I personally think abortion after the first trimester is wrong. That is the window in my opinion. After that point, it is too late. That should be plenty of time to know and to decide. If someone doesn’t know they are pregnant by that point, there is a gross lack of knowledge that speaks of deeper problems.

    Am I right in assuming that pro-lifers are funding this law suit? They have a very spectacular, heart-wrenching case on their hands, but someone needs to talk about the personal responsibility of the woman and the responsibility of the medical staff. That’s what this is about. Turning this into a poster case for the abortion movement is sheer exploitation.


  13. Turning this into a poster case for the abortion movement is sheer exploitation.

    But would you put it past anyone?


  14. LOL


    I should dictionarate (sure, it’s a word.. just don’t look for it in the dictionary) more often. (I wasn’t angry with you, for what it’s worth.)

    The abortion debate just always seems to get people to assume a battle-stance and I guess it gets me in defensive-stance. I, too, am generally over-sensitive.

    Cheers :)


  15. Actually, I tend to be somewhere in the middle like you, Chair, which is why I wanted to put this post back up. I wish both sides could meet up at the fence and try and fix this horrible situation. Because the whole thing sickens me beyond belief.

    We have a lot of work to do in order to keep stories like this one where they belong: in minds like that of Stephen King.


  16. No, I don’t put it past anyone. I firmly believe that we need to stop demonizing each other, however. I can understand both sides of the issue, at this point in my life I would never have an abortion, but 20 years ago might have been a different story.

    The point is that we are all right and we are all wrong and I respect the pro-lifer’s choice to bring every pregnancy to term and I respect the pro-choicer’s decision to end a pregnancy at 20 and go on to have three children in her 30s. But pro-lifers can’t respect pro-choicers and therein lies the problem. I don’t set limits your ability to have as many children as you want. You have no right to tell me I can’t have an abortion at 20 after I was date raped. We have to co-exist and respect and protect each other even though we may not agree.

    I don’t know anyone who believes that abortion is birth control on the level of the pill or other methods. Liberals are troubled by every abortion just like conservatives are. No one wants to see woman in that position and it should trouble every man and woman in this country to think about women or girls in those types of situations.

    Abortion is very negative and unpleasant and it is hard for me to imagine women having more than one in their lifetime. I just don’t think statistics would support the theory that abortion is taken lightly or that it is used over and over as birth control. I think pro-lifers use that horrible scenario to demonize pro-choicers, but it just isn’t based in fact.

    Understanding and compassion is what I think we need. We need responsible, clear medical guidelines that protect women and doctors and clearly define what is ok and what isn’t. That case clearly isn’t ok.


  17. “Abortion is very negative and unpleasant and it is hard for me to imagine women having more than one in their lifetime.”

    I know three women (well) who have had more than one abortion, one of them has had three and that’s when I stopped counting.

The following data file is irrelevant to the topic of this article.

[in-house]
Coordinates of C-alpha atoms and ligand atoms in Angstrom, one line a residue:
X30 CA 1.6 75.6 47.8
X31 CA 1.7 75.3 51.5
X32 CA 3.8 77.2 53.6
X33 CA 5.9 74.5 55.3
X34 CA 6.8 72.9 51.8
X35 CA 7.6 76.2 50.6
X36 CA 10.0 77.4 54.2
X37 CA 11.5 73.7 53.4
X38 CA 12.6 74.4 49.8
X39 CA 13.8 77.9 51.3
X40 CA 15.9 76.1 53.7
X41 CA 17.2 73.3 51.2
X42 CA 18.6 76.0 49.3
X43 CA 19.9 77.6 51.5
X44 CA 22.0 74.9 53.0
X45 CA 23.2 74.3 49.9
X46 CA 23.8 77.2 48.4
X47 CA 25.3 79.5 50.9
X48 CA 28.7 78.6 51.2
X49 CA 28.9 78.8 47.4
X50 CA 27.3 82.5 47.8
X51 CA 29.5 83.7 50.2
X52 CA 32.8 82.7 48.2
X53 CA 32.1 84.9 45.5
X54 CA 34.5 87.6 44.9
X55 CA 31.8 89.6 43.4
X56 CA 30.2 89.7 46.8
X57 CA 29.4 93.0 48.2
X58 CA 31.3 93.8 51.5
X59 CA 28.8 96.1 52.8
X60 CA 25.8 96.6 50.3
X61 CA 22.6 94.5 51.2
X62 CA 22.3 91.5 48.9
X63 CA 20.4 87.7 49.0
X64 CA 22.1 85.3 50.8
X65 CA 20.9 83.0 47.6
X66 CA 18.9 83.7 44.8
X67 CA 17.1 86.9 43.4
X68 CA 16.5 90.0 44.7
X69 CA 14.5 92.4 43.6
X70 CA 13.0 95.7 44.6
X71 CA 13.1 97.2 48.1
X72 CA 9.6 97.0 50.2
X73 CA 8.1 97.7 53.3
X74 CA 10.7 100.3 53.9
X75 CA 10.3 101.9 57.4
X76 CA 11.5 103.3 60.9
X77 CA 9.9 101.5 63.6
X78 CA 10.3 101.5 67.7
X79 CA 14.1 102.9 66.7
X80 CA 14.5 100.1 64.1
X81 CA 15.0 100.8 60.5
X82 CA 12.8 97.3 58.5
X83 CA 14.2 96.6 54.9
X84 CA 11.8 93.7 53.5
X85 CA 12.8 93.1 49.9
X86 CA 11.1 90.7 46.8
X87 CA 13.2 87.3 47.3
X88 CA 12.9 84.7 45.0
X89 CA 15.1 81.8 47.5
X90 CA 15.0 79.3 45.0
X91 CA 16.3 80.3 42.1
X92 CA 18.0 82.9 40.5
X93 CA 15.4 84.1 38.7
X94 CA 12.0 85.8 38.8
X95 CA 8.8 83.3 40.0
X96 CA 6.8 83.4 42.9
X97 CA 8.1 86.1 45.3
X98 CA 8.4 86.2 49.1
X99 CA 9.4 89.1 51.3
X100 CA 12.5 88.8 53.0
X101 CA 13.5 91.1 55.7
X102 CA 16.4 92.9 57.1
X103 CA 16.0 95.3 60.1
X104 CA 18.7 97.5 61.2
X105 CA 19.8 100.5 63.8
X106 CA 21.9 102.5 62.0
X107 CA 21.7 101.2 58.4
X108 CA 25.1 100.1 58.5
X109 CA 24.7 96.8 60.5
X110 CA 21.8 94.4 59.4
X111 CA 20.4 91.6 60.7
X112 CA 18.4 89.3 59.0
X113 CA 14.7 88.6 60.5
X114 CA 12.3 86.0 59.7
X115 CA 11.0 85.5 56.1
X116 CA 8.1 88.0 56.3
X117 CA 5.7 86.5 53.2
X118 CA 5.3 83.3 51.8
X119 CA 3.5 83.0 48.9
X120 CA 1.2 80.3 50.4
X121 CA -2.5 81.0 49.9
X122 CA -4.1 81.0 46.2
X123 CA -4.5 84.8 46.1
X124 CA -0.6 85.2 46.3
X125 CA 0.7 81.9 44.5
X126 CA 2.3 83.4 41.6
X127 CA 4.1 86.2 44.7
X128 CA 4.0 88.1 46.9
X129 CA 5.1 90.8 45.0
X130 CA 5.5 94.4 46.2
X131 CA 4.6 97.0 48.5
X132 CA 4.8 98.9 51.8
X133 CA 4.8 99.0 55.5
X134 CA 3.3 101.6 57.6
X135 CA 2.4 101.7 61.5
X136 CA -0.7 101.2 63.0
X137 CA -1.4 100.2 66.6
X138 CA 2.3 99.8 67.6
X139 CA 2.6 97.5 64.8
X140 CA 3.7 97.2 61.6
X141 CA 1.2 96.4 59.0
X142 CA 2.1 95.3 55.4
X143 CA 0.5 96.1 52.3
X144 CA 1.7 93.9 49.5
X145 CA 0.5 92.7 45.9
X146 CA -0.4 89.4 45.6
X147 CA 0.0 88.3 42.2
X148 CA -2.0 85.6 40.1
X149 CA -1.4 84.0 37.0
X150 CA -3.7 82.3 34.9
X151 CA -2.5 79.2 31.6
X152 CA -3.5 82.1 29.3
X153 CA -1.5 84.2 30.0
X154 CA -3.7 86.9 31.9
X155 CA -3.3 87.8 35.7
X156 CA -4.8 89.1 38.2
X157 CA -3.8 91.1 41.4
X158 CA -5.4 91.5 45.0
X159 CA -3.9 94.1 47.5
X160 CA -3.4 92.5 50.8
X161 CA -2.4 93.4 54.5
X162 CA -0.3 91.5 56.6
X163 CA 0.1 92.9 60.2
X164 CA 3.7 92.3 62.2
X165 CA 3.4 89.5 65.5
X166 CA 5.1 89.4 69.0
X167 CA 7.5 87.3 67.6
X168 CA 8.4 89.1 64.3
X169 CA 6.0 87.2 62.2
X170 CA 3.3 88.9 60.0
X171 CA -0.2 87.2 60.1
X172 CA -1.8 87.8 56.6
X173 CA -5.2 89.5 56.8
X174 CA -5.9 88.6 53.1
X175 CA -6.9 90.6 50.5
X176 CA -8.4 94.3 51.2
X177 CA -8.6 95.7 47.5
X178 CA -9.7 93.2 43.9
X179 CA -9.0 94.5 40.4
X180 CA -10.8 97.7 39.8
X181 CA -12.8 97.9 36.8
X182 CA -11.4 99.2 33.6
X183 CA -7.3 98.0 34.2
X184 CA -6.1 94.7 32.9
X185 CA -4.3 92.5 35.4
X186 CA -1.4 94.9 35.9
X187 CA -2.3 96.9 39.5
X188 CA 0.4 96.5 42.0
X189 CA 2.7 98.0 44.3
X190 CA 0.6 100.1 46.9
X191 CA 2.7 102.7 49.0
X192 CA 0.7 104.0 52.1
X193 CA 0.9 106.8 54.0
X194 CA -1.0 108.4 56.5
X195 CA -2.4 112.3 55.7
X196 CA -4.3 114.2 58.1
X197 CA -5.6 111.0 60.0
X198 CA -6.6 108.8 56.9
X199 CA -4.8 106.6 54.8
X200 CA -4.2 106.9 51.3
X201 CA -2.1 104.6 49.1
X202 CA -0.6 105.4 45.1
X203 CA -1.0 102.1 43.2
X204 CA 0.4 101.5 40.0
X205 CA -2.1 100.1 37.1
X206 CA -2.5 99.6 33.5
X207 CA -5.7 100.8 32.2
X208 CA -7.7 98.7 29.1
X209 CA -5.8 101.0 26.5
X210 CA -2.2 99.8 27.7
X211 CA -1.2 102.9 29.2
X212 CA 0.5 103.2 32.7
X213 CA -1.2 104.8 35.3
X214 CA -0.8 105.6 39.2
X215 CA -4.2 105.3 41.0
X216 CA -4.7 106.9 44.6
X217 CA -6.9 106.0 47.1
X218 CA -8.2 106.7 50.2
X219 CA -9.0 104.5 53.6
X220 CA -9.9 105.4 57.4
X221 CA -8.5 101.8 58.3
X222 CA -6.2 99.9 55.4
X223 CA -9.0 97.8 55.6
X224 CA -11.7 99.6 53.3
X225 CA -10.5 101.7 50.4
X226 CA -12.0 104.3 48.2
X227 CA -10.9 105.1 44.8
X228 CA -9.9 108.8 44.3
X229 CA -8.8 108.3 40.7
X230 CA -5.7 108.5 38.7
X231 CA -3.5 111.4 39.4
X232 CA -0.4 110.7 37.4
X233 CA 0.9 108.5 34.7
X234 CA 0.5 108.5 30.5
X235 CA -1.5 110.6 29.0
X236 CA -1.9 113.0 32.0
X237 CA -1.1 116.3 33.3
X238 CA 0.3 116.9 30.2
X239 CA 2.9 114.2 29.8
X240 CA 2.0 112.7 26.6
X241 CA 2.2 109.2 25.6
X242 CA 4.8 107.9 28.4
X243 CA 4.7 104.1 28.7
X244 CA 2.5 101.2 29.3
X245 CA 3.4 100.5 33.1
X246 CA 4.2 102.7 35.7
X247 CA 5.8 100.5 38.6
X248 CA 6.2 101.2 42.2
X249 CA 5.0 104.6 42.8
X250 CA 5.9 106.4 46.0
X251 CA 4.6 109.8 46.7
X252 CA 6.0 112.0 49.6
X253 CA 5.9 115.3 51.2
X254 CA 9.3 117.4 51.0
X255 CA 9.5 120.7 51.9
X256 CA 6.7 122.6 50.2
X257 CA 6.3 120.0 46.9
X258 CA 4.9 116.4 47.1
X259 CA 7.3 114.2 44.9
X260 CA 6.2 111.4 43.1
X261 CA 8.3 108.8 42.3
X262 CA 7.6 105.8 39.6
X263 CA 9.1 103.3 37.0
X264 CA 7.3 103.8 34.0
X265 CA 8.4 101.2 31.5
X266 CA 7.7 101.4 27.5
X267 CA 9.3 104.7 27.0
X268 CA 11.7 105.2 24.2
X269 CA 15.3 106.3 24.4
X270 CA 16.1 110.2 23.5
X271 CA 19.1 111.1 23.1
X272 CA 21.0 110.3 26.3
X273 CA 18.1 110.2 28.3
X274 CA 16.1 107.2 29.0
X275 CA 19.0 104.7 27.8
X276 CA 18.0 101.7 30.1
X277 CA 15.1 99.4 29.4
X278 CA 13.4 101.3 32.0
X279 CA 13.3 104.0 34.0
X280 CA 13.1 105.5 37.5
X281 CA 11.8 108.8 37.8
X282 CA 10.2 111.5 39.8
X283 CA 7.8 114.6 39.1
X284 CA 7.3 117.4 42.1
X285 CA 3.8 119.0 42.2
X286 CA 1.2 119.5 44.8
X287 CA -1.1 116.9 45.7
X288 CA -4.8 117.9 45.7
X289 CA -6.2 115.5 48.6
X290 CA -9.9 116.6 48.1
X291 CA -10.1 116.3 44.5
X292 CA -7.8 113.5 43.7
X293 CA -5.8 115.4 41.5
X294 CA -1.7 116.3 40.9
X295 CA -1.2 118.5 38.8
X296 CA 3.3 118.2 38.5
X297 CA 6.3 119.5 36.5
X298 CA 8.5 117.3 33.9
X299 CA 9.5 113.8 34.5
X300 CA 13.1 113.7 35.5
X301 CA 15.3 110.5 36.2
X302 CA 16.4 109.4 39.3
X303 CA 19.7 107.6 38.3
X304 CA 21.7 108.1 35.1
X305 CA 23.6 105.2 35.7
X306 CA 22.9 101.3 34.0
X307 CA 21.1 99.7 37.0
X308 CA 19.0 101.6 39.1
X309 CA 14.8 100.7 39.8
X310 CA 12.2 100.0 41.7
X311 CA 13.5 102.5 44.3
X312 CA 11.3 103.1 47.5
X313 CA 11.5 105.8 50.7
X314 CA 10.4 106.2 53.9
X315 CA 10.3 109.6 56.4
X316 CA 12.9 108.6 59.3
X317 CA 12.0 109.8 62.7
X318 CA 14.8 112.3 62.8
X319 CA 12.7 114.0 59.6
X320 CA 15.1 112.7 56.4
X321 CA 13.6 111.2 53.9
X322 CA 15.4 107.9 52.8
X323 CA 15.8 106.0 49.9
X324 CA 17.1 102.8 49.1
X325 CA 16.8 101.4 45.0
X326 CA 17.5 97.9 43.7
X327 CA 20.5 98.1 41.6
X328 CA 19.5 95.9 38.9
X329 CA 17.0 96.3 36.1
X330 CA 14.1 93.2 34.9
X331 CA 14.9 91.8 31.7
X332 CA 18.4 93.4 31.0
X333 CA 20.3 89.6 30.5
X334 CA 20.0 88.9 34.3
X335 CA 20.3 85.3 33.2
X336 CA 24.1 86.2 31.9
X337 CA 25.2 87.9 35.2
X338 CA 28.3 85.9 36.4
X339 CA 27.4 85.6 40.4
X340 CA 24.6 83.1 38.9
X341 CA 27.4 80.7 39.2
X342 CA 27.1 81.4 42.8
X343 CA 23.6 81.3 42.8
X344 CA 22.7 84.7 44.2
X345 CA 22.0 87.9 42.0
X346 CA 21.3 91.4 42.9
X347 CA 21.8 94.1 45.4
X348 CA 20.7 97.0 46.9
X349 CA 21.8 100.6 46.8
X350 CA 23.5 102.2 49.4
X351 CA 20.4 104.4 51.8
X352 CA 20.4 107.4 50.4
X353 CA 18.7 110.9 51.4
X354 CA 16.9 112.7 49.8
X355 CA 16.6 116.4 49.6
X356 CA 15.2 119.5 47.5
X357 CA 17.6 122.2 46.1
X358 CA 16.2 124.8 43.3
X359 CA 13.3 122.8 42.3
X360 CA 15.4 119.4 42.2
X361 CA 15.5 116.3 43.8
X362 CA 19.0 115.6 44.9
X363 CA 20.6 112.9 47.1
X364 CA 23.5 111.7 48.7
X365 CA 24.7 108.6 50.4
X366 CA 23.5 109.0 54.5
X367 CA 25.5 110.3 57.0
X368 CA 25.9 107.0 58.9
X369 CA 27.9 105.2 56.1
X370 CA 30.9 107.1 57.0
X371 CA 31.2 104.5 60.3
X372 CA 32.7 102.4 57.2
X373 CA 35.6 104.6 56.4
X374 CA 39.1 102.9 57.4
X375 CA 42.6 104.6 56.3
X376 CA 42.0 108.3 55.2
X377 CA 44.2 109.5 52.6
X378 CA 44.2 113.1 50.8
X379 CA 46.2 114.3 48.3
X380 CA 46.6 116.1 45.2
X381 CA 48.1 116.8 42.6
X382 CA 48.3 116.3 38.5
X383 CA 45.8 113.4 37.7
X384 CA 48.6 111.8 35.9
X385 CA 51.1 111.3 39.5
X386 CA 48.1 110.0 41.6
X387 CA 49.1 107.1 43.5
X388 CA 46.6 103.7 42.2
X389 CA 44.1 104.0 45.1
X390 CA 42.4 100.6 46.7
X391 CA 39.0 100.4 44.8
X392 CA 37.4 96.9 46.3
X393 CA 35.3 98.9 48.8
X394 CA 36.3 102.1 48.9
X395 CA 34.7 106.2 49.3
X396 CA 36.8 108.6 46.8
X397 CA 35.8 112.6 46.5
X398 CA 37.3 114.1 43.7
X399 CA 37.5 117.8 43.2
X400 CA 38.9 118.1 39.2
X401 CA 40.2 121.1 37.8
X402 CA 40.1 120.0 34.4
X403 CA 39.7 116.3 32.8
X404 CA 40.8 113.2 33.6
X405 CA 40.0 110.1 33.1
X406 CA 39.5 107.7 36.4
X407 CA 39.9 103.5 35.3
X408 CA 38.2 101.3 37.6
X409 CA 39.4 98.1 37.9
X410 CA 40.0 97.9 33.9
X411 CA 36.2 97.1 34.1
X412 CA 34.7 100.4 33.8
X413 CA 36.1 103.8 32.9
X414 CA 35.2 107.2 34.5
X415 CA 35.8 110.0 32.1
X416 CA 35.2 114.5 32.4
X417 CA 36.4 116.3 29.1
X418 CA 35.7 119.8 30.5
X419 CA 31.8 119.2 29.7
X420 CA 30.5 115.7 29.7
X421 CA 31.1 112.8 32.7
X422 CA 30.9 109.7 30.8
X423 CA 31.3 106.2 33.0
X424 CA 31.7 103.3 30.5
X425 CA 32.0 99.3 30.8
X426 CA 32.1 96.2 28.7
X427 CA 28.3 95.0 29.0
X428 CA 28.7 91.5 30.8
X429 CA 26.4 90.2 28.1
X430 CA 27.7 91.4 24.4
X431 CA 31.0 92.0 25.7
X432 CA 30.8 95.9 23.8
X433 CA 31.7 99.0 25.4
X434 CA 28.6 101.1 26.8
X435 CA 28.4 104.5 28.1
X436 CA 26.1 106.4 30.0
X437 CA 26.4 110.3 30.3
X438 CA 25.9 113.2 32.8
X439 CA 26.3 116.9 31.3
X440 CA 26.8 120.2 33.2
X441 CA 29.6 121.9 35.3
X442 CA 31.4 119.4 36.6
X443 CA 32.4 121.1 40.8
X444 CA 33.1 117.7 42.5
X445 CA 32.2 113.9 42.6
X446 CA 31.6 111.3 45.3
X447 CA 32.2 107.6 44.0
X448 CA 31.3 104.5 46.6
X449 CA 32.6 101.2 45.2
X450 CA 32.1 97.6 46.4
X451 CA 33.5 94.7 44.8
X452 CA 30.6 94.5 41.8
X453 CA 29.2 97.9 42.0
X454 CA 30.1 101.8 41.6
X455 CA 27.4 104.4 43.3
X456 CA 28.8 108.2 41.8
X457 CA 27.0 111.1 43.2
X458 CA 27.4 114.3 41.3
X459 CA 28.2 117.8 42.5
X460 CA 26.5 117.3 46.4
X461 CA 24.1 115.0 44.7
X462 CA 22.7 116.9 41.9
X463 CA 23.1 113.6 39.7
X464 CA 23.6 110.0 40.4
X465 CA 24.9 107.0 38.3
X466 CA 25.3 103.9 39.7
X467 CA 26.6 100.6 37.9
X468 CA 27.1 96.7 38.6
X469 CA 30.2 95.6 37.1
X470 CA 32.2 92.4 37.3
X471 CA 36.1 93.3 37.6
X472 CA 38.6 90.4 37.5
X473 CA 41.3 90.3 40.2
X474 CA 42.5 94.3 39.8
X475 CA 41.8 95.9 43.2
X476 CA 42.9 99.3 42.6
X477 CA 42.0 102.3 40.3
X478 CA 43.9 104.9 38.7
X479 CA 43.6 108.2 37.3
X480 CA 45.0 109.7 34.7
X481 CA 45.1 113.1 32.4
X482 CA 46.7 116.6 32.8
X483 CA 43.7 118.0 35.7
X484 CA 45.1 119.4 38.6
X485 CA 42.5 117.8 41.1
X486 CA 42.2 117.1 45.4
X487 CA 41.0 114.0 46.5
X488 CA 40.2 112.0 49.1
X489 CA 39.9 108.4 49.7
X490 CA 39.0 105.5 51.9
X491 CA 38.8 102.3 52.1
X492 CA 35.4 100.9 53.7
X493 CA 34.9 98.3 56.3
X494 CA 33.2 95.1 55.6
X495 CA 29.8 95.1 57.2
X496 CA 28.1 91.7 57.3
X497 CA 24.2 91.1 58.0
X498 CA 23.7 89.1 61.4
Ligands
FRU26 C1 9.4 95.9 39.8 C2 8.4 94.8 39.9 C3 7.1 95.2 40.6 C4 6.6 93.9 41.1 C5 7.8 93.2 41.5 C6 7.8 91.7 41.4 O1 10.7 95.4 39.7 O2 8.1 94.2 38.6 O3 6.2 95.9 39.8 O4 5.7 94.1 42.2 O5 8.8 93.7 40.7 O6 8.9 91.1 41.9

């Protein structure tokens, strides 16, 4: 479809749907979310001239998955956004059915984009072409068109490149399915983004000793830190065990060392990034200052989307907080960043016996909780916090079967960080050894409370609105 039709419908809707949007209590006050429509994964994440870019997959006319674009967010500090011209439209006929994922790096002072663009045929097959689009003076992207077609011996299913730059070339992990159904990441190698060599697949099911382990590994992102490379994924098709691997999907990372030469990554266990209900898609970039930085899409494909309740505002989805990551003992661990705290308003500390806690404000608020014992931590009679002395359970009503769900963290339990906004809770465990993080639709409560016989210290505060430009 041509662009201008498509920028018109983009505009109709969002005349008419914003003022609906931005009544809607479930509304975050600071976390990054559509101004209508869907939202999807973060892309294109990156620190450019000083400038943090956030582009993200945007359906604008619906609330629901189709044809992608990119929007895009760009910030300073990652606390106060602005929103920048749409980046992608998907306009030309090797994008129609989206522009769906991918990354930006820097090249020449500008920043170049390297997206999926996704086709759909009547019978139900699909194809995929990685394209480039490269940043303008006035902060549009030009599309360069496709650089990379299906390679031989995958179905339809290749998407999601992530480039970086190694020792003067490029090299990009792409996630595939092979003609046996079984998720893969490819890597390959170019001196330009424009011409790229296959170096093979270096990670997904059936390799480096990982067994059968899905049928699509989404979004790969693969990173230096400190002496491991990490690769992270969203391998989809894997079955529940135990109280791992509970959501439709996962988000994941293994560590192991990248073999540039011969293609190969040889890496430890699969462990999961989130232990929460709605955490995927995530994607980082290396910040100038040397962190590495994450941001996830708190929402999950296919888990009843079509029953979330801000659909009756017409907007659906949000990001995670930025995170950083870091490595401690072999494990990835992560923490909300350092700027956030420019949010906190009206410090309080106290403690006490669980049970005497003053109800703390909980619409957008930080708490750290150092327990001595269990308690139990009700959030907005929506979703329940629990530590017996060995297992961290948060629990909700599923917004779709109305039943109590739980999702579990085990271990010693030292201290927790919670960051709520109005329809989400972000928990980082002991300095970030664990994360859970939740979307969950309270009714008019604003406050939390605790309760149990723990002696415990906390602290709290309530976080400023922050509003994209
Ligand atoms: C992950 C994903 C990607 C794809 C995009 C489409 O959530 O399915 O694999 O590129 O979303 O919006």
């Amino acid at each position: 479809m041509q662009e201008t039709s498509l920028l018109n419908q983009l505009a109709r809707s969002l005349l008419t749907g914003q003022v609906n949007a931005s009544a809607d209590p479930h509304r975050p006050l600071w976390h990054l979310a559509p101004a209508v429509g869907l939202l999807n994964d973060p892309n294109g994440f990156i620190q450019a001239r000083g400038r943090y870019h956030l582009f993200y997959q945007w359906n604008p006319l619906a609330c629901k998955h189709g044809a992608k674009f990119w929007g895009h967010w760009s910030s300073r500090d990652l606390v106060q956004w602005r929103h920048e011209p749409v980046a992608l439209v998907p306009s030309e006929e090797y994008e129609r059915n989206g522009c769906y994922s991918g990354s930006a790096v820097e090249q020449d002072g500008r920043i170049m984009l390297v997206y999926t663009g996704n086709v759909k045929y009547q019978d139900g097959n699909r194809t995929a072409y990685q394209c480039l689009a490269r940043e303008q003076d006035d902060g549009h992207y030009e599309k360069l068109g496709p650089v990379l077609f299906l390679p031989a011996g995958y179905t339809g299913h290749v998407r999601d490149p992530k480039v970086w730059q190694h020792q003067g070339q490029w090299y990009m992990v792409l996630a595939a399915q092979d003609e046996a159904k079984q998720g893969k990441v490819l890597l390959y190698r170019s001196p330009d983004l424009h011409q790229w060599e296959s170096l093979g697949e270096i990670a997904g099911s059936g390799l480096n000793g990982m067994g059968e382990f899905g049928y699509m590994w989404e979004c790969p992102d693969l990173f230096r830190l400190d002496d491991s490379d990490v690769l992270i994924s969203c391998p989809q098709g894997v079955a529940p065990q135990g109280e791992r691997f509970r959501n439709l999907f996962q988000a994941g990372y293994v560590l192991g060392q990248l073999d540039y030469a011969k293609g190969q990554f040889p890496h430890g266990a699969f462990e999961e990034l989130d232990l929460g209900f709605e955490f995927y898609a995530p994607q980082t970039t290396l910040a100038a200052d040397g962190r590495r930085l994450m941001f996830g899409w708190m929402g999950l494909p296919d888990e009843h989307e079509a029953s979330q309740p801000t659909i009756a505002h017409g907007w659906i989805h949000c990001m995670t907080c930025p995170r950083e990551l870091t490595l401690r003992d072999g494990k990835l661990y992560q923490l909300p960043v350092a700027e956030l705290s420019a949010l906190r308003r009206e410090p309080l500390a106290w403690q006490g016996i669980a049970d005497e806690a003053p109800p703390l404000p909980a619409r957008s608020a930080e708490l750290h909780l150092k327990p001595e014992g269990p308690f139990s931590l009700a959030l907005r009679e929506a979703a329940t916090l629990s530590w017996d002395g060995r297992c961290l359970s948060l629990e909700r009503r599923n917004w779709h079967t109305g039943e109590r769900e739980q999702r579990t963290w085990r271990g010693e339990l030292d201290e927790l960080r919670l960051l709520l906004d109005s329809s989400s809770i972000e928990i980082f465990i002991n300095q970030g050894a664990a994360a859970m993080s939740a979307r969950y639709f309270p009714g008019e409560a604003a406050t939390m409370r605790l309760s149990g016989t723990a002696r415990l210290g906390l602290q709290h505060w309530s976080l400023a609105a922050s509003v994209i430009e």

Maybe they need to add laws for repeat offenders. Have one. OK fine. Two? Have to have an ultrasound first. Three? Tubes are tied.


  18. I had a thought…

    This is an anomaly. Many things about this case were unusual (the late date of the abortion, the astounding lack of competence of the medical team, etc), and this is NOT the way an abortion ‘normally’ goes by any stretch of the imagination.

    But I bet, and I’m just riffing off the top of my head here, I have no stats etc. But I really would bet, that were abortion made illegal again, you’d have A LOT more crazy ass, screwed up, emotionally and physically scarring situations like this (because women would be forced to sneak around and get back alley abortions). So to me, the way to prevent it from happening is to give the doctors involved one hell of a hard kick in the proverbial pants, let the woman sue the hell out of them, and make sure that IF a doctor chooses to perform an abortion this late in the game, they DAMN well better do it properly.

    On a total side note, I hate that people are assuming that this girl was basically duped into having an abortion because she ‘probably’ didn’t realize there were other ways to handle her pregnancy. The thing is, perhaps they’re right, but it’s EVERY bit as possible that she was well informed and educated and knew just exactly what she was doing and was okay with it. Or that she knew exactly what she was doing, but it was an excrutiating decision for her to make and she was going ahead with anyway. See, that’s the thing about ‘choice’ – if you’re pro-choice, then you’re okay with choices that don’t jive with your own.

    As I said before, I’m currently pregnant with my first child. I can’t possibly imagine terminating the pregnancy, but you’d better be sure I’d fight long and hard to preserve the OPTION to do it.


  19. Sorry, sorry, I had another thought, I promise I’ll stop posting after this!

    In keeping with my whole pro-choice means being okay with choices that don’t jive with your own thing….if you’re okay with women having the choice to terminate a pregnancy, then you’re okay with it no matter how many times they do it. No matter if they choose to use it as a form of birth control (which by the way, is such a bullsh*t statistic that gets thrown around and I wish I wasn’t too lazy to go find statistics refuting it).